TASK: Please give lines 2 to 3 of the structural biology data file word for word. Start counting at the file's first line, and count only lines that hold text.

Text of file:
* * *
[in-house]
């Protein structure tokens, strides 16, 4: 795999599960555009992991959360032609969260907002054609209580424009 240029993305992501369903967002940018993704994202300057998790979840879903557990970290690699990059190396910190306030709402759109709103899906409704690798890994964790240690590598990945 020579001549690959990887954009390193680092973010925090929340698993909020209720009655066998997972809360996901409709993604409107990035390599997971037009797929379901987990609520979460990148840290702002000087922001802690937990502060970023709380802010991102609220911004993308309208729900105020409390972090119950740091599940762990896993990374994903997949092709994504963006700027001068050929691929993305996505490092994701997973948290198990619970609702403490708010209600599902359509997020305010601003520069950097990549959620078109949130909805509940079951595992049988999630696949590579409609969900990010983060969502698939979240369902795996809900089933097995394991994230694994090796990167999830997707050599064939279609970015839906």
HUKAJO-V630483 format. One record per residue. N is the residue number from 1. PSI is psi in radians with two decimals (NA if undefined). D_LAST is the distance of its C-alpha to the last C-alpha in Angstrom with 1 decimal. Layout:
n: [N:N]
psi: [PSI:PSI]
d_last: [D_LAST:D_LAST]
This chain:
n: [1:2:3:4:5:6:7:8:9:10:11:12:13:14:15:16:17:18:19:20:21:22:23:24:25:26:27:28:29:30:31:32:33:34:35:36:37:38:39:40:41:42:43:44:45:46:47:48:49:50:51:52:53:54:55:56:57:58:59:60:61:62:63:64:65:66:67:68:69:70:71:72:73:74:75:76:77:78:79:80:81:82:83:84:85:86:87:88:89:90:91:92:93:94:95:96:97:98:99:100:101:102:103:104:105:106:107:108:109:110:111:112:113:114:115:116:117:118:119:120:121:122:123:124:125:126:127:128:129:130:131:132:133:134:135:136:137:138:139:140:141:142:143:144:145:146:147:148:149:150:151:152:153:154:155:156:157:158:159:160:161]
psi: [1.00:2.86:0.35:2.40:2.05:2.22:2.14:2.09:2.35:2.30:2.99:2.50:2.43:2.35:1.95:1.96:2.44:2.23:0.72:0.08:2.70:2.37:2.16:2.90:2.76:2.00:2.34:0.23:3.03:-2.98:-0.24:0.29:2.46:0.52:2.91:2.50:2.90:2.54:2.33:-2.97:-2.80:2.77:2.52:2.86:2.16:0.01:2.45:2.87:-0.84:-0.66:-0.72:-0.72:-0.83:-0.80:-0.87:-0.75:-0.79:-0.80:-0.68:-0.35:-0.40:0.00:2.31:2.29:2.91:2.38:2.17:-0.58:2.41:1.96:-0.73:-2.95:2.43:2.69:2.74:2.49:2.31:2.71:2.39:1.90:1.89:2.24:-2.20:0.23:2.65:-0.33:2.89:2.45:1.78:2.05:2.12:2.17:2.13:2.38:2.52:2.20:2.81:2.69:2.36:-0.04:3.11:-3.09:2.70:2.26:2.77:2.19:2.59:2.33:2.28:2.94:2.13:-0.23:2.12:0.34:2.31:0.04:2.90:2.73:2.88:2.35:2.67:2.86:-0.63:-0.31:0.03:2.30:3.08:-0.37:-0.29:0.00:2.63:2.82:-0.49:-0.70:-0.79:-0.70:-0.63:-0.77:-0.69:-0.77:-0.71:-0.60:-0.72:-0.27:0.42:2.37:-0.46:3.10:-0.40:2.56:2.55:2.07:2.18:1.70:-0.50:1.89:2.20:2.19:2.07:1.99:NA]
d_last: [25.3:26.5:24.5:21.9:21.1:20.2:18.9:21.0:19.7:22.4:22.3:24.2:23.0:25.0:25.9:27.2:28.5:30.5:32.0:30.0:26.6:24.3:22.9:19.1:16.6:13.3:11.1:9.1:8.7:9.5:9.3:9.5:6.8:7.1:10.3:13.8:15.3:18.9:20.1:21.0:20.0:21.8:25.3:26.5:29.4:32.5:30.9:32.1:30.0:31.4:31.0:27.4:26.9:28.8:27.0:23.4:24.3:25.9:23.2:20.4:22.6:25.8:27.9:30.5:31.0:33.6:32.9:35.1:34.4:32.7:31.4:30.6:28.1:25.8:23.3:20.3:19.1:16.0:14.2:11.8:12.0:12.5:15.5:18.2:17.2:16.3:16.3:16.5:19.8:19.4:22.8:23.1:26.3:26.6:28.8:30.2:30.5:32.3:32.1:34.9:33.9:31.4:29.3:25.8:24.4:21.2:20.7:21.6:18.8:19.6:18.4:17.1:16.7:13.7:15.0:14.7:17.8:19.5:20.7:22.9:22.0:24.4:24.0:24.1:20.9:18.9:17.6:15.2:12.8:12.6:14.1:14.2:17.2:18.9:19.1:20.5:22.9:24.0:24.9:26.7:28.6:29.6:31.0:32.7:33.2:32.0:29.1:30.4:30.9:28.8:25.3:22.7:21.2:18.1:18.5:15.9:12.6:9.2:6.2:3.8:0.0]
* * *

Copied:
């Protein structure tokens, strides 16, 4: 795999599960555009992991959360032609969260907002054609209580424009 240029993305992501369903967002940018993704994202300057998790979840879903557990970290690699990059190396910190306030709402759109709103899906409704690798890994964790240690590598990945 020579001549690959990887954009390193680092973010925090929340698993909020209720009655066998997972809360996901409709993604409107990035390599997971037009797929379901987990609520979460990148840290702002000087922001802690937990502060970023709380802010991102609220911004993308309208729900105020409390972090119950740091599940762990896993990374994903997949092709994504963006700027001068050929691929993305996505490092994701997973948290198990619970609702403490708010209600599902359509997020305010601003520069950097990549959620078109949130909805509940079951595992049988999630696949590579409609969900990010983060969502698939979240369902795996809900089933097995394991994230694994090796990167999830997707050599064939279609970015839906």
HUKAJO-V630483 format. One record per residue. N is the residue number from 1. PSI is psi in radians with two decimals (NA if undefined). D_LAST is the distance of its C-alpha to the last C-alpha in Angstrom with 1 decimal. Layout: